Dalton McGuinty has extended an olive branch to one of his province’s opposition leaders, as the Ontario Premier seeks to gain support for next Tuesday’s budget and keep his minority government alive.
Sources have confirmed that Mr. McGuinty spoke on Thursday with the NDP’s Andrea Horwath, after lengthy negotiations between officials from both parties to get the two leaders on the phone.
Rather than negotiating the contents of the budget, which has already been written, the conversation appeared to be intended mostly to ensure that lines of communication remain open after it has been introduced – and that the parties don’t back themselves into corners and force an election campaign just months after the last one.
With Tim Hudak’s Progressive Conservatives having repeatedly signalled that they plan to vote against the budget, the Liberals will likely need New Democratic support in order to pass it. But while the budget is expected to include a couple of NDP-friendly policies – likely a cancellation of planned corporate tax cuts, and something to address executive salaries in the broader public sector – much of the Liberals’ new austerity agenda will involve spending cuts that New Democrats might normally be expected to oppose.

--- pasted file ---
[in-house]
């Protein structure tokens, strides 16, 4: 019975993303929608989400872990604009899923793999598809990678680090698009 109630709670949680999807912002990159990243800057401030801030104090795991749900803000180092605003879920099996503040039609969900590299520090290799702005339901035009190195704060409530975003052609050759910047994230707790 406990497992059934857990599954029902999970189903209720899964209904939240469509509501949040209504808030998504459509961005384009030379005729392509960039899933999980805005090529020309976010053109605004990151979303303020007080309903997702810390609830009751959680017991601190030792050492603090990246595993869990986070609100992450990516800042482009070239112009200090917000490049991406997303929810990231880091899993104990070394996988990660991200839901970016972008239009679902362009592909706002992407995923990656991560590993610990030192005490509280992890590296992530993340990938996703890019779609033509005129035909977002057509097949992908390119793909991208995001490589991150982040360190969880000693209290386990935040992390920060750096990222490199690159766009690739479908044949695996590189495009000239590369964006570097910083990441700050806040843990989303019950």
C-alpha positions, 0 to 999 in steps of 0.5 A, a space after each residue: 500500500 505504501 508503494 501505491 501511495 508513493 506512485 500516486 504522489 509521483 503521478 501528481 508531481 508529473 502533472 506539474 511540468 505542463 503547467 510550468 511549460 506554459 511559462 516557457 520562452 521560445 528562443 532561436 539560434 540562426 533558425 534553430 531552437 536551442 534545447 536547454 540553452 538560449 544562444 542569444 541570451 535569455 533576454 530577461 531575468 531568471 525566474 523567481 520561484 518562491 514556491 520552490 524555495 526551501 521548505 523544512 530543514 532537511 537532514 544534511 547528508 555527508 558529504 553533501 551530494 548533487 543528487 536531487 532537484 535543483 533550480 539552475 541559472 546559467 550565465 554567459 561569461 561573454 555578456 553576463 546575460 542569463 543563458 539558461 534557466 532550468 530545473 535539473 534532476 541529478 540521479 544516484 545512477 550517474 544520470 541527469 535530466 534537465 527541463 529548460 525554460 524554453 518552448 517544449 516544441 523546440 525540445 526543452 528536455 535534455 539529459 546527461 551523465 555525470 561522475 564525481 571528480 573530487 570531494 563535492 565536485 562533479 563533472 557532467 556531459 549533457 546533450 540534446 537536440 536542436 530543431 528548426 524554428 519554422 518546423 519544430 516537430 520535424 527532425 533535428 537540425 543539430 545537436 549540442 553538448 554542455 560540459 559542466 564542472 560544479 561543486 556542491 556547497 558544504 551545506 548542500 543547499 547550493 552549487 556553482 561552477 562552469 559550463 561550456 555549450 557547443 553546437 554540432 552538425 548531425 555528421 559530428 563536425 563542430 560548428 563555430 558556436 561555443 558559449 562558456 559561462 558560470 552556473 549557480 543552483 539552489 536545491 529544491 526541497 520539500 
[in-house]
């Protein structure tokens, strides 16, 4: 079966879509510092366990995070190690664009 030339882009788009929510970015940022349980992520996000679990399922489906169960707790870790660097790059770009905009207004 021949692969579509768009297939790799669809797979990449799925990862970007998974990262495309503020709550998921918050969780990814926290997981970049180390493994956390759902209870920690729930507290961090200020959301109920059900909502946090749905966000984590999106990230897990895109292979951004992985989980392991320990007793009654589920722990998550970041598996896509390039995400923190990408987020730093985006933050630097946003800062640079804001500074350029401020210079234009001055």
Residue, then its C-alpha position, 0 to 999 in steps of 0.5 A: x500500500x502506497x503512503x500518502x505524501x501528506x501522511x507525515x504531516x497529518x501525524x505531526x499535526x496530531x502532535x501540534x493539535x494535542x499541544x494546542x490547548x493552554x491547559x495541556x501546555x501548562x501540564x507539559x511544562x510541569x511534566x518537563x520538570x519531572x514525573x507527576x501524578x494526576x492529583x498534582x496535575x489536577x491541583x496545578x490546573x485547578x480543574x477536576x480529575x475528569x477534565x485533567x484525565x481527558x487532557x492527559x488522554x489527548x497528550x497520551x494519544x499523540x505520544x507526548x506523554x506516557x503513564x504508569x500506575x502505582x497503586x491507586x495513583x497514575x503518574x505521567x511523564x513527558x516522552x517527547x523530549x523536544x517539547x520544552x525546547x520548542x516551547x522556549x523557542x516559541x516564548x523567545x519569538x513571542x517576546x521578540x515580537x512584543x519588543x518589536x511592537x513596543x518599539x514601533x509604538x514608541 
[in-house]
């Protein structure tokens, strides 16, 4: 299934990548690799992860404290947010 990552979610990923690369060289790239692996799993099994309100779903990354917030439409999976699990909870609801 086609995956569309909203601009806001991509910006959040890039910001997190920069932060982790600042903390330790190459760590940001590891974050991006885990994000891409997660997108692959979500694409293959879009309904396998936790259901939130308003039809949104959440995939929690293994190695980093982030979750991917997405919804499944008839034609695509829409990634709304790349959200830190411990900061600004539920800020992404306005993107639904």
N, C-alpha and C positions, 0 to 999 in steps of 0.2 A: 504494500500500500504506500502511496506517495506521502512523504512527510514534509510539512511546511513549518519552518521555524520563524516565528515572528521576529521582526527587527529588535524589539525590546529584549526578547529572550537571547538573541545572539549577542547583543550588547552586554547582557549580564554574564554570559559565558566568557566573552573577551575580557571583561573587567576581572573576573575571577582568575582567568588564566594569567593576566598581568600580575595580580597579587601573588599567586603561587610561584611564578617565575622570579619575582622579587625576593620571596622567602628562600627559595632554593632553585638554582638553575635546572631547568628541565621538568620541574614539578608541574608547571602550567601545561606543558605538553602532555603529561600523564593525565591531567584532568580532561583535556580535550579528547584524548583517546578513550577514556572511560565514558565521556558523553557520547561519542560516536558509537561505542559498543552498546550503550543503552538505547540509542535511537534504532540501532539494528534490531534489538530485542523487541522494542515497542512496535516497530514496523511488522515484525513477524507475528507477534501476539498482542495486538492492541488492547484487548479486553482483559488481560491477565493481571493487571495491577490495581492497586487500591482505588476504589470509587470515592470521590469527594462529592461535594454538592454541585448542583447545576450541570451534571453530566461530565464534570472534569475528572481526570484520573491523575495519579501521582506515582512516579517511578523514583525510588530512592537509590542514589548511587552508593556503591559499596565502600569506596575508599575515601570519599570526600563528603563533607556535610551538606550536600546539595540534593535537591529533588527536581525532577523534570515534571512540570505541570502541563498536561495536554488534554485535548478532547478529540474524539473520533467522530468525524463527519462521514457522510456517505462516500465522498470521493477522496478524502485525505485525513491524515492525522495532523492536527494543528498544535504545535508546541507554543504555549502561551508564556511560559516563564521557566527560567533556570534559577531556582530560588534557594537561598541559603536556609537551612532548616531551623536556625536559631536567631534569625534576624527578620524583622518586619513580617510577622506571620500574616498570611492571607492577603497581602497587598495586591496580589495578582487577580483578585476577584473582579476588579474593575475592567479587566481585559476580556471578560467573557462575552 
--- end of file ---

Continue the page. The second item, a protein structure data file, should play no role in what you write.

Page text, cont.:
In the call, Mr. McGuinty reiterated that he won’t deviate from his goal of eliminating the province’s $16-billion deficit by 2017-18, and won’t consider requests for “unsustainable spending” that he argues would ultimately jeopardize core services such as health care and education.
Ms. Horwath, meanwhile, echoed her public stance that she won’t “draw lines in the sand” before she’s had a chance to see the budget and discuss it with her party.
Still, the door appears to have been left open, with what one source called “a vague commitment to keep talking” after next Tuesday, and some apparent willingness on the part of Mr. McGuinty to amend the budget to make it palatable to the NDP.
A Liberal source also noted that the government will avoid cramming all austerity measures into the budget bill – allowing some of them to be subsequently introduced in ways that would not require non-confidence votes.
Among provincial insiders, it’s generally been expected that the province’s first minority government since the 1980s will survive until at least 2013. As a result, this year’s budget is widely seen as the Liberals’ best opportunity to introduce tough measures aimed at wrestling down the deficit. But the rhetoric has recently ramped up, with Mr. McGuinty proclaiming at a fundraising dinner earlier this week that he’s prepared to take his budget to voters if neither opposition party is willing to support it.